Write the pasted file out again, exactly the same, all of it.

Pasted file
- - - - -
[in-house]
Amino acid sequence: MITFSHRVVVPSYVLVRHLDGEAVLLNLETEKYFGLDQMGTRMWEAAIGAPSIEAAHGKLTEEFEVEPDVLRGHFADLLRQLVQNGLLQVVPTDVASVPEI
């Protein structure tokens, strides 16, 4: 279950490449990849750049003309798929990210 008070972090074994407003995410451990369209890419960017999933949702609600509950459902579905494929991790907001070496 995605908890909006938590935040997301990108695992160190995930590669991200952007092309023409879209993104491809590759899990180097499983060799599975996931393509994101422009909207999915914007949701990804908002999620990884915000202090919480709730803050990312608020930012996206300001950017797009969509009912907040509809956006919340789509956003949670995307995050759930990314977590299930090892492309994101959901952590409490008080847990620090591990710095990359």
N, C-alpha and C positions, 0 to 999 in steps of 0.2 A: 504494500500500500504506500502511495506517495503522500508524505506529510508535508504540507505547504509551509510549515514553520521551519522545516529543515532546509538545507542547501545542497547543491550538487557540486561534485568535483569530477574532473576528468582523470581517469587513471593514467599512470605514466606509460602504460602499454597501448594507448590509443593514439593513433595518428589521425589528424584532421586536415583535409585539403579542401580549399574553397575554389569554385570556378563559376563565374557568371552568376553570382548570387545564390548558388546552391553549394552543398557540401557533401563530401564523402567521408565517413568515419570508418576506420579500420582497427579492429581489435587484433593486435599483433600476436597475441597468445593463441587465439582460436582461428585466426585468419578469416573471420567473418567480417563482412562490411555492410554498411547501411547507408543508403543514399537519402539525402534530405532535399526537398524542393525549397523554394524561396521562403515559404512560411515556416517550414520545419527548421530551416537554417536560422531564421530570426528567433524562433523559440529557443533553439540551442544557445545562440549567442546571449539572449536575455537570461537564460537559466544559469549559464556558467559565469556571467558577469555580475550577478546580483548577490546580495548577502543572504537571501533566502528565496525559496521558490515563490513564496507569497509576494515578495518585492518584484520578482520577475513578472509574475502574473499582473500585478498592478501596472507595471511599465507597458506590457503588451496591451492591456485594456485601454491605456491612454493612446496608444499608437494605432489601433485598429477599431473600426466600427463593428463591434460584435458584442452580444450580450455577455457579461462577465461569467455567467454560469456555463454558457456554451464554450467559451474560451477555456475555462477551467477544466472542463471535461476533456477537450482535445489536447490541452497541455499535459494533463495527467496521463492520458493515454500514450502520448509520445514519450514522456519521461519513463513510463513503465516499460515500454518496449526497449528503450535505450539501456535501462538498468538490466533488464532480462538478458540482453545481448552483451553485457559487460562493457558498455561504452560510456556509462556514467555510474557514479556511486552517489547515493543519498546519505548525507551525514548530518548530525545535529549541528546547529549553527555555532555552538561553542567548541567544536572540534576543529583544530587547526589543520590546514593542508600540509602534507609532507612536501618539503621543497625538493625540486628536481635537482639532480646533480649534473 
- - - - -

[in-house]
Amino acid sequence: MITFSHRVVVPSYVLVRHLDGEAVLLNLETEKYFGLDQMGTRMWEAAIGAPSIEAAHGKLTEEFEVEPDVLRGHFADLLRQLVQNGLLQVVPTDVASVPEI
């Protein structure tokens, strides 16, 4: 279950490449990849750049003309798929990210 008070972090074994407003995410451990369209890419960017999933949702609600509950459902579905494929991790907001070496 995605908890909006938590935040997301990108695992160190995930590669991200952007092309023409879209993104491809590759899990180097499983060799599975996931393509994101422009909207999915914007949701990804908002999620990884915000202090919480709730803050990312608020930012996206300001950017797009969509009912907040509809956006919340789509956003949670995307995050759930990314977590299930090892492309994101959901952590409490008080847990620090591990710095990359």
N, C-alpha and C positions, 0 to 999 in steps of 0.2 A: 504494500500500500504506500502511495506517495503522500508524505506529510508535508504540507505547504509551509510549515514553520521551519522545516529543515532546509538545507542547501545542497547543491550538487557540486561534485568535483569530477574532473576528468582523470581517469587513471593514467599512470605514466606509460602504460602499454597501448594507448590509443593514439593513433595518428589521425589528424584532421586536415583535409585539403579542401580549399574553397575554389569554385570556378563559376563565374557568371552568376553570382548570387545564390548558388546552391553549394552543398557540401557533401563530401564523402567521408565517413568515419570508418576506420579500420582497427579492429581489435587484433593486435599483433600476436597475441597468445593463441587465439582460436582461428585466426585468419578469416573471420567473418567480417563482412562490411555492410554498411547501411547507408543508403543514399537519402539525402534530405532535399526537398524542393525549397523554394524561396521562403515559404512560411515556416517550414520545419527548421530551416537554417536560422531564421530570426528567433524562433523559440529557443533553439540551442544557445545562440549567442546571449539572449536575455537570461537564460537559466544559469549559464556558467559565469556571467558577469555580475550577478546580483548577490546580495548577502543572504537571501533566502528565496525559496521558490515563490513564496507569497509576494515578495518585492518584484520578482520577475513578472509574475502574473499582473500585478498592478501596472507595471511599465507597458506590457503588451496591451492591456485594456485601454491605456491612454493612446496608444499608437494605432489601433485598429477599431473600426466600427463593428463591434460584435458584442452580444450580450455577455457579461462577465461569467455567467454560469456555463454558457456554451464554450467559451474560451477555456475555462477551467477544466472542463471535461476533456477537450482535445489536447490541452497541455499535459494533463495527467496521463492520458493515454500514450502520448509520445514519450514522456519521461519513463513510463513503465516499460515500454518496449526497449528503450535505450539501456535501462538498468538490466533488464532480462538478458540482453545481448552483451553485457559487460562493457558498455561504452560510456556509462556514467555510474557514479556511486552517489547515493543519498546519505548525507551525514548530518548530525545535529549541528546547529549553527555555532555552538561553542567548541567544536572540534576543529583544530587547526589543520590546514593542508600540509602534507609532507612536501618539503621543497625538493625540486628536481635537482639532480646533480649534473 